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Shane M. Fox By Shane M. Fox • January 21, 2018

3D Printing & How it will Impact the Future of Orthopedics | LINK3D

At face value, 3D printing and orthopedics don’t have much overlap. 3D printing production is traditionally relegated to plastic prototypes or boutique small batch production. Don’t look now, but that’s no longer the case.

Stereolithography (SLA) is only a single type of 3D printing technology, only capable of plastic production. But don’t sleep on 3D printing's potential to change the entire medical industry; there have been leaps and bounds over the past decade in the field.

Specifically, the SLA has witnessed advances in Selective Laser Sintering (SLS)/Selective Laser Melting (SLM), allowing for nylon, steel and titanium production. And because 3D printing isn't just plastic anymore, these advances allow for unprecedented retractor, holder, reducer, curette, calcaneal and distractor production and customization.


Designing Supplies/Tools

Integrating 3D printing into orthopedics gives medical professionals a whole new level of flexibility. That’s because with the help of a designer, medical professionals can customize nearly any medical tool with exceptional attention to detail. In many cases, orthopedic doctors have already benefited from customizable medical instruments.

In addition to giving surgeons the ability to create customized tools, 3D printing has decentralized production. This allows orthopedic surgeons to design their medical tool prototypes using CAD (computer aided design) software, print out their first version and make improvements as needed.  

Rapid Prototyping

Various 3D Printed Prototypes

Typically, creating a new product from scratch requires a long, arduous design process lacking in consistency. Precise, delicate iterations are also difficult to manage. The additive manufacturing method completely changes this.

3D printing has opened the door to innovation in design and engineering. Shortening the iteration loop, inventors can now improve their projects quicker and more precise than ever. As 3D printing technology advances, is more user-friendly and printing speeds increase, the medical industry will experience never-before-seen product development rates.


Temporary Rehabilitation

Customization and complexity are some of the biggest challenges regarding medical instruments. No two people's musculoskeletal structures are exactly the same. Having the ability to customize medical devices allows doctors to better fit their patient's needs, accelerate recovery time and ultimately greatly reduce inconvenience.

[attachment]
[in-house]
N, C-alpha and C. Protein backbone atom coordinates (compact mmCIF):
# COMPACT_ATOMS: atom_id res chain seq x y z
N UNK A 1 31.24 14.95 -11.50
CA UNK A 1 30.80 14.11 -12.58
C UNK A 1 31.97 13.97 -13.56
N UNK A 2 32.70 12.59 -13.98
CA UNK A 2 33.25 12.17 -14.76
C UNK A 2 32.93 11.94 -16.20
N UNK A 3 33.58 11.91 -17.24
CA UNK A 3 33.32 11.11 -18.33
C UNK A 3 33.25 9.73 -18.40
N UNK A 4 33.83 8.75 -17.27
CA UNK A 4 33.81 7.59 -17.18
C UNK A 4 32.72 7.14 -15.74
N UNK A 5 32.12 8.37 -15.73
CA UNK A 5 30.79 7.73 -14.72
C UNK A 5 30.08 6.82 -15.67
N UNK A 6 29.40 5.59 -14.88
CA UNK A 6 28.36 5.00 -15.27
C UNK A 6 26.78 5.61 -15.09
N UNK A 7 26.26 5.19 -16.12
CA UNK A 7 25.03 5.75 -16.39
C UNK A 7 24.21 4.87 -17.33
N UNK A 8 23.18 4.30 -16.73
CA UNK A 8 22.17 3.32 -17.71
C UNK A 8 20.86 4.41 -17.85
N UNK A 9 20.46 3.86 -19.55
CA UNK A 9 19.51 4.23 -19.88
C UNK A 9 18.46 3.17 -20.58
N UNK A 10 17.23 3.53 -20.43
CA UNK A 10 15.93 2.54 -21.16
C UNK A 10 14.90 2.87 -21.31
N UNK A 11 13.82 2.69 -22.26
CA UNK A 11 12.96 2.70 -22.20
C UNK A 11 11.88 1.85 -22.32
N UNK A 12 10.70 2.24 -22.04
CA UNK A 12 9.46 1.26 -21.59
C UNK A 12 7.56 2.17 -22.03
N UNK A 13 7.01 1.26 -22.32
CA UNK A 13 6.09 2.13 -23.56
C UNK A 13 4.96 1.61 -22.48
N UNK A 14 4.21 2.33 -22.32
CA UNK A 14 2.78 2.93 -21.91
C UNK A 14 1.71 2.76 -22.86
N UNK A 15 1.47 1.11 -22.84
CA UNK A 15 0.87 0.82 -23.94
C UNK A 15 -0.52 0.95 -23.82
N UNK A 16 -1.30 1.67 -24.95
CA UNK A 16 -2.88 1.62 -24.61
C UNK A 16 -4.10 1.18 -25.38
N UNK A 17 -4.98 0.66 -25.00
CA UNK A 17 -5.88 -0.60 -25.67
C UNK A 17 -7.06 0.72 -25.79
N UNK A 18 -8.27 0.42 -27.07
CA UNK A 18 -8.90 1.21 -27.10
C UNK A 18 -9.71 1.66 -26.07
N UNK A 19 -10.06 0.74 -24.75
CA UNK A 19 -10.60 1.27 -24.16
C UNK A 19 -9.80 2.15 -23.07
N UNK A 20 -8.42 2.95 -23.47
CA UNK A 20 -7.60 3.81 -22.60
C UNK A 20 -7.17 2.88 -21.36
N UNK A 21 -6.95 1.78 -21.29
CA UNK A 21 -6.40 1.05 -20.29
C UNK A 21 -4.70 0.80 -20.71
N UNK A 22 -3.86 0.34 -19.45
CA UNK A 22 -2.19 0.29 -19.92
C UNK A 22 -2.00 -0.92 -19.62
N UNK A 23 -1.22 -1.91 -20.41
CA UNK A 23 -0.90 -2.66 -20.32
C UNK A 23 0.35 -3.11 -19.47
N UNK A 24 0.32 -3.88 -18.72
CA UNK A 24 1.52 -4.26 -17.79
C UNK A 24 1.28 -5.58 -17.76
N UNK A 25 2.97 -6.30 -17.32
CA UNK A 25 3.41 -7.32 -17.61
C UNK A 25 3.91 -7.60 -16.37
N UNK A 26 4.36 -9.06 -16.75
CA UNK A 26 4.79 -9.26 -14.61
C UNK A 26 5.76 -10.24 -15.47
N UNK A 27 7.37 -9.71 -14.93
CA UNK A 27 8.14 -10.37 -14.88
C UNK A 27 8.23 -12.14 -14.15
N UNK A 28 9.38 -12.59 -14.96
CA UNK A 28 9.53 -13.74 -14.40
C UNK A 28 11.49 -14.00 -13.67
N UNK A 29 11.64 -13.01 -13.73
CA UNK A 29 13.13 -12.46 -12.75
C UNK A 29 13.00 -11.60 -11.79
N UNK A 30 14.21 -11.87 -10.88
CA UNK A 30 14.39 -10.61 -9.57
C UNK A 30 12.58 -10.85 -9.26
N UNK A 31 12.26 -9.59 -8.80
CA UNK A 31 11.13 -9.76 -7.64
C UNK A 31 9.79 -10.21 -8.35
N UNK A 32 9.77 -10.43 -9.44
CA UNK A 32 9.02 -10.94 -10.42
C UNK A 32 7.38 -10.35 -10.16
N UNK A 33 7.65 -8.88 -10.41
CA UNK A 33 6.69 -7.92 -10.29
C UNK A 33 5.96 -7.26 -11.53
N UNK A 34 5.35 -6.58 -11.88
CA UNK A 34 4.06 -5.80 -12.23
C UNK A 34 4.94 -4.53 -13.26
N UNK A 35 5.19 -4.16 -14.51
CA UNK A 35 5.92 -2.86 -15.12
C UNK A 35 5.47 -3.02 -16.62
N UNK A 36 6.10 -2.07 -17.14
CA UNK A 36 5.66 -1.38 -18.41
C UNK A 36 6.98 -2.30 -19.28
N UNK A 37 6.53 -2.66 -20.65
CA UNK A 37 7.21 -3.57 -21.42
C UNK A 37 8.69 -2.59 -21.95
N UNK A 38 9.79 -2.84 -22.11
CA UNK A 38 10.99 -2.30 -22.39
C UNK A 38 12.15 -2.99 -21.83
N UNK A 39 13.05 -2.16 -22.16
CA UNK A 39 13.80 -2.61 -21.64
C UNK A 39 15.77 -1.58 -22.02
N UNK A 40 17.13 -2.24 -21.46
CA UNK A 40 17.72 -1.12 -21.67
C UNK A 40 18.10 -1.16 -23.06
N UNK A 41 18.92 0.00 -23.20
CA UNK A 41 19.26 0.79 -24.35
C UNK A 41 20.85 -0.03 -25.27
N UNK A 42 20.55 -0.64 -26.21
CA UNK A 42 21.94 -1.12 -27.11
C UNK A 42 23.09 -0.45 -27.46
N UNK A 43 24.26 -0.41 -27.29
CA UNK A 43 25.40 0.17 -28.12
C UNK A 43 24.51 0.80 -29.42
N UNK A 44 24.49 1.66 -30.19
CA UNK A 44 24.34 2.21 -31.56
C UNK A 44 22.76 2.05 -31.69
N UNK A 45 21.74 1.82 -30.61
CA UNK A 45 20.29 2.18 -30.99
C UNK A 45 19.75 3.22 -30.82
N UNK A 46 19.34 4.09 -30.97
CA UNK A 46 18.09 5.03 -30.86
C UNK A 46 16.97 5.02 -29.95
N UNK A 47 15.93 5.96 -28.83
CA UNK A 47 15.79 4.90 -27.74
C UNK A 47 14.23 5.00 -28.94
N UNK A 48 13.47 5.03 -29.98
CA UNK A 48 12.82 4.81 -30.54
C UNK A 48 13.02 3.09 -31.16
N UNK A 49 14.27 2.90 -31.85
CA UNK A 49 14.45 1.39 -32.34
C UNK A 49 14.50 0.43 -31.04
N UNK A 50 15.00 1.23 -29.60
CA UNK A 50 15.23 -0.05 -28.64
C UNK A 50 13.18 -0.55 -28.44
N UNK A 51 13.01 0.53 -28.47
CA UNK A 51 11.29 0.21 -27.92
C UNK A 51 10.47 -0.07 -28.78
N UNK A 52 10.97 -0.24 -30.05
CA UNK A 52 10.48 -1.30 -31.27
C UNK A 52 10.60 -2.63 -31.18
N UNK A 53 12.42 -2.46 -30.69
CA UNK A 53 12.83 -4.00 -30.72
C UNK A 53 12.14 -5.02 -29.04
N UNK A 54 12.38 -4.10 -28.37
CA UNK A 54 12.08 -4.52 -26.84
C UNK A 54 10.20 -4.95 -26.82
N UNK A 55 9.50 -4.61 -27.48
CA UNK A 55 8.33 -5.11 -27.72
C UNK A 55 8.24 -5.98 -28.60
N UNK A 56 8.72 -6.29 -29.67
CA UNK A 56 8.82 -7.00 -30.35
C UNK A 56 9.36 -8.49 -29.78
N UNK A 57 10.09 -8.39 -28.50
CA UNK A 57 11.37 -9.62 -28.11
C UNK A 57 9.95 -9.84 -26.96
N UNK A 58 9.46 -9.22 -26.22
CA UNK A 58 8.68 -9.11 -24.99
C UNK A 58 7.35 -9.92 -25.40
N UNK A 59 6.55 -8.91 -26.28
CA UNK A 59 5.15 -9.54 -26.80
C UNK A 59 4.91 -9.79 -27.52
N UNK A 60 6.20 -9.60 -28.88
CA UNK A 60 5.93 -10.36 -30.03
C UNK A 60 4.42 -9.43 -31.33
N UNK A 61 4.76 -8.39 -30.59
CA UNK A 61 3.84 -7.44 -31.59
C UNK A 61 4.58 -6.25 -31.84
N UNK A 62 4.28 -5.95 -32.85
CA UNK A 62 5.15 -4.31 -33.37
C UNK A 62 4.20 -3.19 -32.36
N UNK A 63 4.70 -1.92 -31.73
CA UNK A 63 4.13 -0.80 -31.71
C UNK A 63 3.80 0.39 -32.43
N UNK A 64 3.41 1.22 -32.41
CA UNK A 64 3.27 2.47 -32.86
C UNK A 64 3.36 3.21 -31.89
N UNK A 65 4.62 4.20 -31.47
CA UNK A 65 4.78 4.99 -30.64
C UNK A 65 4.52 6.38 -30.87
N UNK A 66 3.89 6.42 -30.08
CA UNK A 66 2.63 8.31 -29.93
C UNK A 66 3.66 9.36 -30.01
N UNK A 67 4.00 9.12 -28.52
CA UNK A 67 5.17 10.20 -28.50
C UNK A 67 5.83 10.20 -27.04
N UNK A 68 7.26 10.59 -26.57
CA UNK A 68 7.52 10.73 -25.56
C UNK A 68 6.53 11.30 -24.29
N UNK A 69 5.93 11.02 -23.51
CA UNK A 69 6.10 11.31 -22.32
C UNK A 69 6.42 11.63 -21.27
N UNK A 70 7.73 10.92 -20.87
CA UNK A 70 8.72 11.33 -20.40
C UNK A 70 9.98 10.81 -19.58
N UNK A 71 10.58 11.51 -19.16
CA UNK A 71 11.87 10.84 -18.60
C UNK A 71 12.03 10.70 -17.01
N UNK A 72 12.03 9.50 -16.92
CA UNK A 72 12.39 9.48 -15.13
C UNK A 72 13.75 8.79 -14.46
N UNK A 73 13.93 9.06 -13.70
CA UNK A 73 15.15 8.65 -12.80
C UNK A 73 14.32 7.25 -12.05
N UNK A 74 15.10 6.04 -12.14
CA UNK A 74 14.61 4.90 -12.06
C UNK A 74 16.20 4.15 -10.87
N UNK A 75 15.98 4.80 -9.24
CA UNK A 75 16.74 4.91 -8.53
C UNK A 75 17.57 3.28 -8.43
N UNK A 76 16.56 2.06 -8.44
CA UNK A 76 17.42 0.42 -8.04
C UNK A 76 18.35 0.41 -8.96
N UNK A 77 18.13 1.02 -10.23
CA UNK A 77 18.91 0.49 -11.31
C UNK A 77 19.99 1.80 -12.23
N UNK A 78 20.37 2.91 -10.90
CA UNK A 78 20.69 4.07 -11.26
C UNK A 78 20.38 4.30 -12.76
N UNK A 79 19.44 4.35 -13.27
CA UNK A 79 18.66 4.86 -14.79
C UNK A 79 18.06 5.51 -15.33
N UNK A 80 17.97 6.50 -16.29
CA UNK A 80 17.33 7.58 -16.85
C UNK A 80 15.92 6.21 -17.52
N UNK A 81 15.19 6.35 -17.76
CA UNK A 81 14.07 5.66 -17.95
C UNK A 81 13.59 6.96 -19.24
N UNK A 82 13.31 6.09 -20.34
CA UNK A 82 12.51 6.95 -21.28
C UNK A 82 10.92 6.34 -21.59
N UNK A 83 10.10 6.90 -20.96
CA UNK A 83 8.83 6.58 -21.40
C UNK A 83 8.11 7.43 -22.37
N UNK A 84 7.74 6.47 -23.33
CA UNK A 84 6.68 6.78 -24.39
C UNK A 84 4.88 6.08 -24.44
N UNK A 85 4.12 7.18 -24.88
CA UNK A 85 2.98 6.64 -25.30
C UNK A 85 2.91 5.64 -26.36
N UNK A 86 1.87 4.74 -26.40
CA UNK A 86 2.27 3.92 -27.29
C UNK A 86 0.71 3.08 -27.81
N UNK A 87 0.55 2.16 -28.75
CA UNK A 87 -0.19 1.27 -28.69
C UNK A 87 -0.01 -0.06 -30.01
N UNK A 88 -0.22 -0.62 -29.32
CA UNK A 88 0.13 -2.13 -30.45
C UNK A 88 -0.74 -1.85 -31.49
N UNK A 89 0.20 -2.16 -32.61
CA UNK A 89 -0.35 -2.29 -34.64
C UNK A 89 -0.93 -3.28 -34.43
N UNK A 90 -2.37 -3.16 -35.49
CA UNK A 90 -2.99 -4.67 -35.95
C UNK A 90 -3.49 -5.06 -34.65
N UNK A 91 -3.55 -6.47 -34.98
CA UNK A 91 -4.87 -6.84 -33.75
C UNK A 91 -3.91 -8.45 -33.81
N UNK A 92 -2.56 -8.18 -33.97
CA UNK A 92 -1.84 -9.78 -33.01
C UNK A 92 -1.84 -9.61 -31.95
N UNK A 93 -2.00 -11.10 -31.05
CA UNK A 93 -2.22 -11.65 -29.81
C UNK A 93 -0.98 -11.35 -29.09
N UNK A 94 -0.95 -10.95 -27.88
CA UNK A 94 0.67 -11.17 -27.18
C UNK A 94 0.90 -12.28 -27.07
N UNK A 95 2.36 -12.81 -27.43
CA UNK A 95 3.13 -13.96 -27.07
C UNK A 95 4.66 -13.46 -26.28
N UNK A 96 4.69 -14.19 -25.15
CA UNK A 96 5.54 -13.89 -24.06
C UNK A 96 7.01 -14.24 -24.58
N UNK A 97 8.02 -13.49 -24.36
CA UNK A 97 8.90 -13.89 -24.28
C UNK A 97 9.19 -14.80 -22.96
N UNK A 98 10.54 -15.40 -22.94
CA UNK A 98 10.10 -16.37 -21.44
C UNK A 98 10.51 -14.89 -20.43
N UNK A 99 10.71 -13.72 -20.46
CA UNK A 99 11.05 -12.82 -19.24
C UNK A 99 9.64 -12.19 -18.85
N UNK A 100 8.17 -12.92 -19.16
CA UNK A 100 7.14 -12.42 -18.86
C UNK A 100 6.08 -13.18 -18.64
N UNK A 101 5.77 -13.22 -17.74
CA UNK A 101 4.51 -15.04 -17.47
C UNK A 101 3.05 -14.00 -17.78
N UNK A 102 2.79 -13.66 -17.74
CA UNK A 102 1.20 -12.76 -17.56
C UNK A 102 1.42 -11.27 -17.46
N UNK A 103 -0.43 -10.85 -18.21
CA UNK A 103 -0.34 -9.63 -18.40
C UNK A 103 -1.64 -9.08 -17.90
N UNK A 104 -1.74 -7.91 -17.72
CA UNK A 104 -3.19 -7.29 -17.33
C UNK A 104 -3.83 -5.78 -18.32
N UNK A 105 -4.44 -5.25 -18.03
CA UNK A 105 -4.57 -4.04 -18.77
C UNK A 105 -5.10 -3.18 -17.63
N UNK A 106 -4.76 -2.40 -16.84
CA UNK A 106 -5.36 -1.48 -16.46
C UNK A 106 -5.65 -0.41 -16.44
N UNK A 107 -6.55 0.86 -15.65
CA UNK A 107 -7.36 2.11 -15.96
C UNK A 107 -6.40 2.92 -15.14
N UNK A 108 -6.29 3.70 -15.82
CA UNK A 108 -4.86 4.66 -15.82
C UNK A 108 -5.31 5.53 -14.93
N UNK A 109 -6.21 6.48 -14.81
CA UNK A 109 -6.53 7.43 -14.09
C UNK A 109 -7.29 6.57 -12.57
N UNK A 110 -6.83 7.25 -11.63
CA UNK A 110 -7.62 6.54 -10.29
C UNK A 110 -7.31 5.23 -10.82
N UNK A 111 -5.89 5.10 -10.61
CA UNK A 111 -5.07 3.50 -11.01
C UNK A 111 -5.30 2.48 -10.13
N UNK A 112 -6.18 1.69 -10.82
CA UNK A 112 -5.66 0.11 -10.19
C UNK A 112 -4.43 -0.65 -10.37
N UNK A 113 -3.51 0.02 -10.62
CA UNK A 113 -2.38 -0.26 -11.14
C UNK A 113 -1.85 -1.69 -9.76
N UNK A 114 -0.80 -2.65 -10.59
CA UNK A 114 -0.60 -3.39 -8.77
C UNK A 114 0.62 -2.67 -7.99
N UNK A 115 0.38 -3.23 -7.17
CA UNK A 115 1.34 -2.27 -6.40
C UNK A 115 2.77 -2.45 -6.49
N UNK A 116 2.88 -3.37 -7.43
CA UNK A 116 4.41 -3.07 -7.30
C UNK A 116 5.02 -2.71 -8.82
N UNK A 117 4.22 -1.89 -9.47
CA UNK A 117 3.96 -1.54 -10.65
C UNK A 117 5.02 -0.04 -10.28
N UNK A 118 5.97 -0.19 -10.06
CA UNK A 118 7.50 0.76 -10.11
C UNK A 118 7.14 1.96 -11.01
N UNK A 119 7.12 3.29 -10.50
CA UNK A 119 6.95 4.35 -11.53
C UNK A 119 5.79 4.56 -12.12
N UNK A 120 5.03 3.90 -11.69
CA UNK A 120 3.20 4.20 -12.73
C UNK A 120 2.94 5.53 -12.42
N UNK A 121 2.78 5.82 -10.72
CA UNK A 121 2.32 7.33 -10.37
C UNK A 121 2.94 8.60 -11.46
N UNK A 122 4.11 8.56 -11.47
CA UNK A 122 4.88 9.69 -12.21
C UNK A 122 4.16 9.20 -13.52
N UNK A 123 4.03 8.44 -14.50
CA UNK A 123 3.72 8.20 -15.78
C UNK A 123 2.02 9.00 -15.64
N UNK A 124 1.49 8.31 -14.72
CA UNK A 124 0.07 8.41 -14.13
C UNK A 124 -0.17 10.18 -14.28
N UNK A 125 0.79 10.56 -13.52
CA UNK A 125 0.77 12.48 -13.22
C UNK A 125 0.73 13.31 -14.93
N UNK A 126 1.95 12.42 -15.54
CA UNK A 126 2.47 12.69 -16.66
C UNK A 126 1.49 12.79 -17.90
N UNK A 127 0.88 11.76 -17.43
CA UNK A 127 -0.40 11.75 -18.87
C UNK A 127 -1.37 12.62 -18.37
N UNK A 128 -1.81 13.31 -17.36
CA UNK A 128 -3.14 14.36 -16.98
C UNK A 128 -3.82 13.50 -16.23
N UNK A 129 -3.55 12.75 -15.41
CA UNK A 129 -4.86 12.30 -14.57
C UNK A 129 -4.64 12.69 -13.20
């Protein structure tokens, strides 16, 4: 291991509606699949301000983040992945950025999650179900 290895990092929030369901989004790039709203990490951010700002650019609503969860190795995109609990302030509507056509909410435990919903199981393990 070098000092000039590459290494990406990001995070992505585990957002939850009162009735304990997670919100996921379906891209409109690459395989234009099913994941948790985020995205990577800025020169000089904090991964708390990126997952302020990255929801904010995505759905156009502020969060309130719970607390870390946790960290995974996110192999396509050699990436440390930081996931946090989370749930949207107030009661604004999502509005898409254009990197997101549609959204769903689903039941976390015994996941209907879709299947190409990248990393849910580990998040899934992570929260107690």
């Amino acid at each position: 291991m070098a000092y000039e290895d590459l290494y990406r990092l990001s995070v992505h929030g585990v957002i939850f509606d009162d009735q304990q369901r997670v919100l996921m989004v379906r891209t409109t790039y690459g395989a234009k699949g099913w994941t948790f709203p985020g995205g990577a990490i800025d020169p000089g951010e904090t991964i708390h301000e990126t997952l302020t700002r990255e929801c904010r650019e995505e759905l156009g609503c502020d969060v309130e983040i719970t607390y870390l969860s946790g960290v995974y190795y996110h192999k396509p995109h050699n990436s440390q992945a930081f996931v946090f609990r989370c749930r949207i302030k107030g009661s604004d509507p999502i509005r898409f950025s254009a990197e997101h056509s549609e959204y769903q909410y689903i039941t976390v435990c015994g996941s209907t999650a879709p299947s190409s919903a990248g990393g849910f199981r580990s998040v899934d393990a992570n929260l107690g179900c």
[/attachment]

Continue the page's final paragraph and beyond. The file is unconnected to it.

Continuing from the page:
In the example shown above, a 3D printed cortex exoskeleton would outperform a traditional plaster cast in every way. One of these cortex exoskeletons is designed for the patient’s specific needs, limb and bone measurements. It is printed for a more comfortable, sanitary, flexible, breathable and lighter option than a plaster cast.

3D Printed Cortex Exoskeleton

In addition to being more convenient to the patient, this exoskeleton is specifically designed to guide broken bones in order for the injury to heal more quickly and effectively. A cortex exoskeleton is only one of many implementations of 3D printing technology in orthopedics.



3D printed medical devices aren't limited to only noninvasive applications; they can also include complicated, individually customized, precisely designed components for an individual patient.

3D Printed Titanium Spinal Disk

Among these precisely designed components, for example, can include a spinal disk (pictured above). Customized 3D printed implants have also been used in pelvic, femoral, arthroplasty and spinal surgeries. In the case of bone deterioration or loss, a surgeon could use a combination of CT and MRI scans in order to retrieve 3D images of bone structures and in turn, create bone prostheses prototypes if needed for surgery.


New Medical Industry Standard

With new technology development comes more customizable parts, imperative to the future of orthopedics. And although still not completely perfected and commercialized in orthopedics, 3D printing is increasingly intrinsic to the medical industry. Moreover, with printing machine prices dropping, most hospitals will be implementing 3D printers as they become an industry standard.